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Three reasons colorectal cancer screening is more important than ever

The pandemic disrupted many routines, including life-saving screenings for colorectal cancer (CRC) – the second leading cause of death from cancers that affect both men and women. See how the University of Michigan Health-West Gastroenterology and Colorectal Surgery office is working to address some troubling trends in CRC.

Posted in: Education

By Ammar Hassan, MD

Specialist in hepatology, gastroenterology and internal medicine for University of Michigan Health-West

Colorectal cancer is the third most common cancer in the United States and the second leading cause of death from cancers that affect both men and women.

Even so, nearly one-third of eligible adults do not keep up with the recommended screenings that could save their lives.

This is especially troubling amid trends we are seeing in colorectal cancer, including a sharp, unexplained increase in cancer among younger patients, racial disparities, and screenings being put off during the pandemic.

The University of Michigan Health-West Gastroenterology and Colorectal Surgery office is committed to closing the gap in screenings – a critical tool to detect growths or cancers at early stages, when they are more easily treatable.

Three trends make this more important than ever:

Colorectal cancer (CRC) is rising sharply in people aged 18 to 35, a population that is years away from getting their first screening colonoscopy: About 60% of these young patients are diagnosed with advanced (stage III and IV) CRC. If current trends continue, cases of CRC in people under 50 are expected to nearly double by 2030. Last year, the U.S. Preventive Services Task Force and the U.S. Multi-Society Task Force on Colorectal Cancer recommended that most Americans be screened for CRC at age 45 — five years earlier than previously recommended — and continue with screenings periodically until age 75.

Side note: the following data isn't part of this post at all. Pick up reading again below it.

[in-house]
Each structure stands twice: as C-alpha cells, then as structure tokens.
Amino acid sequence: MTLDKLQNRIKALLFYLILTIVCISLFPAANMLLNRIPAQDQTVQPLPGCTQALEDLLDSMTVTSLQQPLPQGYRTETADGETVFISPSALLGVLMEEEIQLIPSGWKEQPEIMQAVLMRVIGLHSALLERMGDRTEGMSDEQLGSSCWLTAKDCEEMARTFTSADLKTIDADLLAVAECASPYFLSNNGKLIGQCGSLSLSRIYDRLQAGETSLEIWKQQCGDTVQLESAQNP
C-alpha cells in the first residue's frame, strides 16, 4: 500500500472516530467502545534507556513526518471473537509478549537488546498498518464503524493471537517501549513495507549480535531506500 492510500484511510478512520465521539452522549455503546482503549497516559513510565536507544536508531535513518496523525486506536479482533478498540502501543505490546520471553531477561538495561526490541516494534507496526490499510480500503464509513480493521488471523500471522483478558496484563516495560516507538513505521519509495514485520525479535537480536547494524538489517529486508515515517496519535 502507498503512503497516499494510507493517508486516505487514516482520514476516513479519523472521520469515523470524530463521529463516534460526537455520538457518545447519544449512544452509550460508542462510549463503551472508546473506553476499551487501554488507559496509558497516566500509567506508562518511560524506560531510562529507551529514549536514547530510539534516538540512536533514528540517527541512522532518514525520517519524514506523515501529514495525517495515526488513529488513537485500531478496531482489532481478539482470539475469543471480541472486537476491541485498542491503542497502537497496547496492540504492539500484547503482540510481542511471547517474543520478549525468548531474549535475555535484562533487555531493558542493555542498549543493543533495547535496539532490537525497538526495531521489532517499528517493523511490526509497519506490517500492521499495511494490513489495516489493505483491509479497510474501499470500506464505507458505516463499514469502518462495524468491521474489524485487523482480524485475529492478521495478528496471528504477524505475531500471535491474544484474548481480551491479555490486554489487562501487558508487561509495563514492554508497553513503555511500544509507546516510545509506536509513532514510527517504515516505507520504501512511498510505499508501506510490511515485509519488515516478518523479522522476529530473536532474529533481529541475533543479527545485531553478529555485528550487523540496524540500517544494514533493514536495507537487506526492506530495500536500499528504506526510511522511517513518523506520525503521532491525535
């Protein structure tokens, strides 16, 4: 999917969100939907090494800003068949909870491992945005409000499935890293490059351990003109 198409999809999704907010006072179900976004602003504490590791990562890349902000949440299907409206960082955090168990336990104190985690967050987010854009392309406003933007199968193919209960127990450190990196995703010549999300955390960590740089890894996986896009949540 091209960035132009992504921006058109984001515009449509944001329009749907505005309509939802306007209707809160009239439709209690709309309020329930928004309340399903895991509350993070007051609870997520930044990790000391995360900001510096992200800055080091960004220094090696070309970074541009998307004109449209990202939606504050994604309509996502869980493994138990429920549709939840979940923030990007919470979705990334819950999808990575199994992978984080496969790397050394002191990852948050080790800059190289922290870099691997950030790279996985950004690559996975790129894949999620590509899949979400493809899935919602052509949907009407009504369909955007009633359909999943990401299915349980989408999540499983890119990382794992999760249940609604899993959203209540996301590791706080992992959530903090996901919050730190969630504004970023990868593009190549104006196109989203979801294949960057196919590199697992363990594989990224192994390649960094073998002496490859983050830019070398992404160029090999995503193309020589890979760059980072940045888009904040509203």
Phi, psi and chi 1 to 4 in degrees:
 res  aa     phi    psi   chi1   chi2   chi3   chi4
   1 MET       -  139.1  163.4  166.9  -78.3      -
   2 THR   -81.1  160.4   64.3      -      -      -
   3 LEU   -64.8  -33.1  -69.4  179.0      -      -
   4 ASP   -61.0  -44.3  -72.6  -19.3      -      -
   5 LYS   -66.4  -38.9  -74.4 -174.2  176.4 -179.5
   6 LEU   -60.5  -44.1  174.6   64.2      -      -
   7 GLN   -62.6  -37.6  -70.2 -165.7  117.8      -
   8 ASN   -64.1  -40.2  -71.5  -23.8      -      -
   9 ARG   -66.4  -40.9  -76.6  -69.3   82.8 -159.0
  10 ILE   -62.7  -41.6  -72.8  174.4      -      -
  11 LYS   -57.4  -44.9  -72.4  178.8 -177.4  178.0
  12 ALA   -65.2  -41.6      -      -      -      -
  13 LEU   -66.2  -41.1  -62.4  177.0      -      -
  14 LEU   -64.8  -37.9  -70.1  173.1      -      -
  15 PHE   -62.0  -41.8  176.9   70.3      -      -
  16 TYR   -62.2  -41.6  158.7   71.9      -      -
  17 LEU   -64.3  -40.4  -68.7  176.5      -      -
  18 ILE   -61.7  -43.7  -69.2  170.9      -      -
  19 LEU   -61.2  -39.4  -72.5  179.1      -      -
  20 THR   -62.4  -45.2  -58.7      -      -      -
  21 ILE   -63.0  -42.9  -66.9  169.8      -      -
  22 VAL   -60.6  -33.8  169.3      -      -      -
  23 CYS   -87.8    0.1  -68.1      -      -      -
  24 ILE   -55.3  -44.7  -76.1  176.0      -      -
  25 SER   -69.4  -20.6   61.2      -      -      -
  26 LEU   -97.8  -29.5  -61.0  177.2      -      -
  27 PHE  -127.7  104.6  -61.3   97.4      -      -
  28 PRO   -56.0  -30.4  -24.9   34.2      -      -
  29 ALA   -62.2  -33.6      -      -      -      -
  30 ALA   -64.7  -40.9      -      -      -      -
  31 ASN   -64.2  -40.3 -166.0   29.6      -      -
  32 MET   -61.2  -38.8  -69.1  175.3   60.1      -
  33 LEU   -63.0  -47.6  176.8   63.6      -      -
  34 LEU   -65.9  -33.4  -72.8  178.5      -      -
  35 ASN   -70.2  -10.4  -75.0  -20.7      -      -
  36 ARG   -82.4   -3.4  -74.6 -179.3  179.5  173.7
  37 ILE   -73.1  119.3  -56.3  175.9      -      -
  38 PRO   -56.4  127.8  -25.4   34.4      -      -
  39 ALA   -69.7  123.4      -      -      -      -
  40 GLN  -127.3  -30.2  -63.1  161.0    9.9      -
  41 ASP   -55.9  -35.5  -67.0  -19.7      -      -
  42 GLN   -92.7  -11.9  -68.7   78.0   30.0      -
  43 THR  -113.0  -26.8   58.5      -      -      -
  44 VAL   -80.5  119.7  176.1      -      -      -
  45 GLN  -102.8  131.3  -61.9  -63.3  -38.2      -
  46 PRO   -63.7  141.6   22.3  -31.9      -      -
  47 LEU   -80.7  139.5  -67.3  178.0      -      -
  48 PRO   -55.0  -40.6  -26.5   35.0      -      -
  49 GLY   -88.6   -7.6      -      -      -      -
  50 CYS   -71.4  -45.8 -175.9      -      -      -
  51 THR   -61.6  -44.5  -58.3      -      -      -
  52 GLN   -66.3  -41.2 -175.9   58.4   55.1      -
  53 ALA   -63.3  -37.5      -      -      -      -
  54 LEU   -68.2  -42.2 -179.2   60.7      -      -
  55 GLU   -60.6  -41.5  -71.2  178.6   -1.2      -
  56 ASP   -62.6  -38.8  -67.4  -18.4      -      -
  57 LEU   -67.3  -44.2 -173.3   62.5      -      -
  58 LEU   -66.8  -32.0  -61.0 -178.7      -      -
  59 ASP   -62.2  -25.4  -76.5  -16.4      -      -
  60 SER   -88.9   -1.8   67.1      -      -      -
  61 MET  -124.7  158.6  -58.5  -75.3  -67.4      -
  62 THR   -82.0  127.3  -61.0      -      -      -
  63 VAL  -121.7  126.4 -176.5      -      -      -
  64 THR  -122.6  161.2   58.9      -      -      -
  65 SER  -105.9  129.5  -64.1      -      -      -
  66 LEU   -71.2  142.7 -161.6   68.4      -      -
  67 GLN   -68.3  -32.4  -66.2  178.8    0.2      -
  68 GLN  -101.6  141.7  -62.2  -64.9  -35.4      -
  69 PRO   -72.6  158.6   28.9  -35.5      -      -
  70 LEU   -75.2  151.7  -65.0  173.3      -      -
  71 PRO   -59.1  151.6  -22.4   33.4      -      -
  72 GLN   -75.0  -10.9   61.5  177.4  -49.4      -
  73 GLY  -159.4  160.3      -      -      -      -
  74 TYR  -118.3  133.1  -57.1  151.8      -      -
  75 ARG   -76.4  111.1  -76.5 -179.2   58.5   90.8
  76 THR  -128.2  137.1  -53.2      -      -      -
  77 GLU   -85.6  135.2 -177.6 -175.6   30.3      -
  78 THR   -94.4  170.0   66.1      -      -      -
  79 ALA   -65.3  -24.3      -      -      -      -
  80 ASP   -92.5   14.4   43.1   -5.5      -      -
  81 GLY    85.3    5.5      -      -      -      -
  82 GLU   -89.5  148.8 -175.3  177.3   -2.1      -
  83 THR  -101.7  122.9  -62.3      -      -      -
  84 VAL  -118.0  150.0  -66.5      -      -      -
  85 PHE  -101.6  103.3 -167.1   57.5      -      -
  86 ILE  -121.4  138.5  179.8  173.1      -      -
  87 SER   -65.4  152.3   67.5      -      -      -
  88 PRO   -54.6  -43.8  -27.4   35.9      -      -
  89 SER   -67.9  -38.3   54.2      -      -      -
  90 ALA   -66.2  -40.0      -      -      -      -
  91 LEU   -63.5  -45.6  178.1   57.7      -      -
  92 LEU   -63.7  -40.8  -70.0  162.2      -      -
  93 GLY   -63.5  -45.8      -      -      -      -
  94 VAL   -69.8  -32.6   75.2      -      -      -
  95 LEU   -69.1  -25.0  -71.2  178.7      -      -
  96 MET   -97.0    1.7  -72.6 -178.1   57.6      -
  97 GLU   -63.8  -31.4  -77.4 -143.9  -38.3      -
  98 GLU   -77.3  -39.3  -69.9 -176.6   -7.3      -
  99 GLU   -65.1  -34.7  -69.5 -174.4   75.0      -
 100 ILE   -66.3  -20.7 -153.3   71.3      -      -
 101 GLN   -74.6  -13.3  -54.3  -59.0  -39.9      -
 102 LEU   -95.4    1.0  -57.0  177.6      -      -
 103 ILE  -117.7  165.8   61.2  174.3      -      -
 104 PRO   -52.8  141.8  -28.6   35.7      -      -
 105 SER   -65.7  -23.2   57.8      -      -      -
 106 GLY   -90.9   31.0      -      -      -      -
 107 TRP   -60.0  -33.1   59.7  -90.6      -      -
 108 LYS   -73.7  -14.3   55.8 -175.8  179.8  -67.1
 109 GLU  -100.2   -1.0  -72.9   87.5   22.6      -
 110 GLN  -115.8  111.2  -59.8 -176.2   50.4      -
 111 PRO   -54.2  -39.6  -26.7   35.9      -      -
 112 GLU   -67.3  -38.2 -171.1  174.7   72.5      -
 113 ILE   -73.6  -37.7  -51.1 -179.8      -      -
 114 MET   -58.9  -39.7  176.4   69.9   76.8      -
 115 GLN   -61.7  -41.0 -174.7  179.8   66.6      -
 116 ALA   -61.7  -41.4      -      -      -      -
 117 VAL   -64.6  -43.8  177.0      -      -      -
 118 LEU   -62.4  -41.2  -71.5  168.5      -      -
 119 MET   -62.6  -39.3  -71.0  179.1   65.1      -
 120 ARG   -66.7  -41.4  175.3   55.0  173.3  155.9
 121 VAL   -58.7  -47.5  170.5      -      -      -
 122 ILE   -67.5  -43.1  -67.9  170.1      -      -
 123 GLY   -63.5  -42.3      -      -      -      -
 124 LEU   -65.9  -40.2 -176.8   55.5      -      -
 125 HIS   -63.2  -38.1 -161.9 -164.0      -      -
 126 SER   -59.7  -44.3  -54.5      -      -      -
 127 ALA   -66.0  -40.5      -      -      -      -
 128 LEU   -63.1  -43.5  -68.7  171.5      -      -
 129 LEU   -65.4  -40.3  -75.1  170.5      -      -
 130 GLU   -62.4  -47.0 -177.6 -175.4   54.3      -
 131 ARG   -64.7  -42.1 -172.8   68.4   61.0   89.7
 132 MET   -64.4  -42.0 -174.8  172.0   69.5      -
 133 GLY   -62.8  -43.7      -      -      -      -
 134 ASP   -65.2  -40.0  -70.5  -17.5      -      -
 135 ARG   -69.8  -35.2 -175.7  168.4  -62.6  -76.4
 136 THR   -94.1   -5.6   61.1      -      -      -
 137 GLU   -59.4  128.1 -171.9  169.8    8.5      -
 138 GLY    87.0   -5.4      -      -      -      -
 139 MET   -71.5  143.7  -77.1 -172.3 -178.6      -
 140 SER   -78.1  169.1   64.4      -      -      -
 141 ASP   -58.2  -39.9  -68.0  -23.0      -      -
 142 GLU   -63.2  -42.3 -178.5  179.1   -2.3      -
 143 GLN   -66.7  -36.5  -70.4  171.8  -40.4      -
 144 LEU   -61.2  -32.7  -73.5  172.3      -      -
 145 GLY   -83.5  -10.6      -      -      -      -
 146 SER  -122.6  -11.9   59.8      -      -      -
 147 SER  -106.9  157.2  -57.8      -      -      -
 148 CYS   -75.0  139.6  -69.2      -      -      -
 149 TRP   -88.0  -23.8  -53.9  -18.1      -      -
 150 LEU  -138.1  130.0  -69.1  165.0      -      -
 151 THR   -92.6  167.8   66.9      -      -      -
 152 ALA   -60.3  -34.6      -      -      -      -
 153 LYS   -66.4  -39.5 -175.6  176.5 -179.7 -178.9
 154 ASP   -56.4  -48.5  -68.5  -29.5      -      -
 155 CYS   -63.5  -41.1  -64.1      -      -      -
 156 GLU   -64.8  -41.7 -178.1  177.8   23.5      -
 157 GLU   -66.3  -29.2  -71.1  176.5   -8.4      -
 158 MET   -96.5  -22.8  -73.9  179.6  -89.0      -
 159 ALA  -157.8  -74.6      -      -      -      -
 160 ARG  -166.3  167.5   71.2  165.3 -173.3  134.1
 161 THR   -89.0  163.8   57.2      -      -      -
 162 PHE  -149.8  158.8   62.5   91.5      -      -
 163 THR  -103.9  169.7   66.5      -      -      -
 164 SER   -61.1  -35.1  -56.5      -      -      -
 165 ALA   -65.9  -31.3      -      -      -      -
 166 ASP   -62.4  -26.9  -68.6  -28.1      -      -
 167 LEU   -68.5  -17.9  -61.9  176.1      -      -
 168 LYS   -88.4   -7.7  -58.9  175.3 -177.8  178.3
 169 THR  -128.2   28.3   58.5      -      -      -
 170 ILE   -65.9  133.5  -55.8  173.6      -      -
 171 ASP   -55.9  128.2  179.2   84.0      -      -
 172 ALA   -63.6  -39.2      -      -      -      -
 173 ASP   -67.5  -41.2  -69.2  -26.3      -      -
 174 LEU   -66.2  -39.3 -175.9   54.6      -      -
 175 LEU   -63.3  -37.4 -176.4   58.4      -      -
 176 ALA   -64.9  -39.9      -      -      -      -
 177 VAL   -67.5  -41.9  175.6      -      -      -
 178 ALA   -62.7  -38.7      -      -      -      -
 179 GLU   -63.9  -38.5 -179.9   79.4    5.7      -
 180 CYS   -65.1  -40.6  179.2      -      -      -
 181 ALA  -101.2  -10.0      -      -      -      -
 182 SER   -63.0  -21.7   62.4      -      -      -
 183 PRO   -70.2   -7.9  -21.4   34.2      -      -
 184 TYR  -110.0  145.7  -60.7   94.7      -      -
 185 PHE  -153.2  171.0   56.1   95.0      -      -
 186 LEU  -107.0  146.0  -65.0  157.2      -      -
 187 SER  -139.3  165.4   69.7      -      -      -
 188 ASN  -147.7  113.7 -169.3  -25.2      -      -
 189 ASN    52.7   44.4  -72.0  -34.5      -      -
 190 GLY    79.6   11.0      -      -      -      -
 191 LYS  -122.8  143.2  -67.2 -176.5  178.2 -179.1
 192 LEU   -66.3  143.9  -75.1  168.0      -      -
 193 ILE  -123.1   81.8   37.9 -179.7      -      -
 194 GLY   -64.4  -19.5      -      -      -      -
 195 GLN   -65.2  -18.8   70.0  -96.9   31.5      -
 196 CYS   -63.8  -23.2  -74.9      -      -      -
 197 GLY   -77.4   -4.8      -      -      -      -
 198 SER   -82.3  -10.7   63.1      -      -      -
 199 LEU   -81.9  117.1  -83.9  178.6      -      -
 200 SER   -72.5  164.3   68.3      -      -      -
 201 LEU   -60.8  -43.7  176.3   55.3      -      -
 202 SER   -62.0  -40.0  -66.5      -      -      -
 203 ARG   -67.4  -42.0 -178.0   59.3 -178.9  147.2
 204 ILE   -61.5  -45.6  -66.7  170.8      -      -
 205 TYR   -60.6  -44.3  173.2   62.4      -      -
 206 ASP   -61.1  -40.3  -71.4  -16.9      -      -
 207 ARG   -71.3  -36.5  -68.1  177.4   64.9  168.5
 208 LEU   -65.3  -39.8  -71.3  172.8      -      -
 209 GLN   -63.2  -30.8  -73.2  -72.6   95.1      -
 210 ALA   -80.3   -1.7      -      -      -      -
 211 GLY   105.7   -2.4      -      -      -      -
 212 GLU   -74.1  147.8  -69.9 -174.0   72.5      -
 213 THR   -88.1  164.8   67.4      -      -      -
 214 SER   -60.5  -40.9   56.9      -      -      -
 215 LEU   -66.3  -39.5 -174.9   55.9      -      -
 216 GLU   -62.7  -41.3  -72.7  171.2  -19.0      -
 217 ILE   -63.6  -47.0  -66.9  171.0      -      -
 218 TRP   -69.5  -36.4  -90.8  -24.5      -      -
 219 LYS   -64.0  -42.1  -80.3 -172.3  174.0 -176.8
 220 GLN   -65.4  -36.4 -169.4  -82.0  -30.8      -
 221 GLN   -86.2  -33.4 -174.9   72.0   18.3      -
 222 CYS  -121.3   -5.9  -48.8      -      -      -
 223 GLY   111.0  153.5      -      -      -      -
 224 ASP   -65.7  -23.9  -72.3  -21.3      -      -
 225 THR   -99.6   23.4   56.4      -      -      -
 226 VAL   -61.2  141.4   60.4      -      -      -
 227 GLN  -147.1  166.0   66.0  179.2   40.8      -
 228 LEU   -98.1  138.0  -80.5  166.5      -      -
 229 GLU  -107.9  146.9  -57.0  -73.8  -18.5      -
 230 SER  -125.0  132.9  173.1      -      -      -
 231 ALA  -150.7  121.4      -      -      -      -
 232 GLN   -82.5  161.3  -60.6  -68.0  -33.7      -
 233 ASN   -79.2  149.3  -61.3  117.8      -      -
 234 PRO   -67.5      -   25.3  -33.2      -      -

Colorectal cancer incidence and deaths are higher among Black patients: During 2012-2016, CRC incidence rates in Black patients were about 20% higher than those in non-Hispanic white patients. The disparity for mortality is twice as high: CRC death rates for Black patients is almost 40% higher than among non-Hispanic white patients.

Millions of Americans missed screenings during the pandemic: Over the past two years, COVID-19 caused significant disruptions in medical care. The absolute deficit for CRC screening across the U.S. is estimated at 3.8 million people. As a result, modeling studies predict a rise in CRC incidence by 0.1% to 1.2% by 2050, along with a rise in mortality between 0.2% to 2%. Translated over a large population, the numbers are significant and concerning.


There are only a few standardized, evidence-based CRC screening tests. These include invasive tests such as colonoscopy and noninvasive stool test such as fecal immunochemistry (FIT) and multi-targeted stool DNA (MT-SDNA) such as Cologuard©.

As with other screening tests, pretest probability (primarily determined by established risk factors) is paramount in ordering the right screening test for the right patient at the right time. This also will determine further surveillance testing and intervals.

Risk-based assessment is an effective strategy when it comes to CRC screening. Providers can calculate their patients’ 5-year absolute risk and lifetime risk of developing colorectal cancer using online calculators such as the Colorectal Risk Assessment Tool (CCRAT) from the National Cancer Institute website. Medical society guidelines have also incorporated overall risk-based assessment for physician guidance. See an example in this graphic from the American Society of Gastrointestinal Endoscopy (ASGE).

All screenings can be ordered through the University of Michigan Health-West electronic medical record and are completed within our Clinically Integrated Network of providers. Contact the University of Michigan Health-West Gastroenterology department at 616-252-5775 for more information.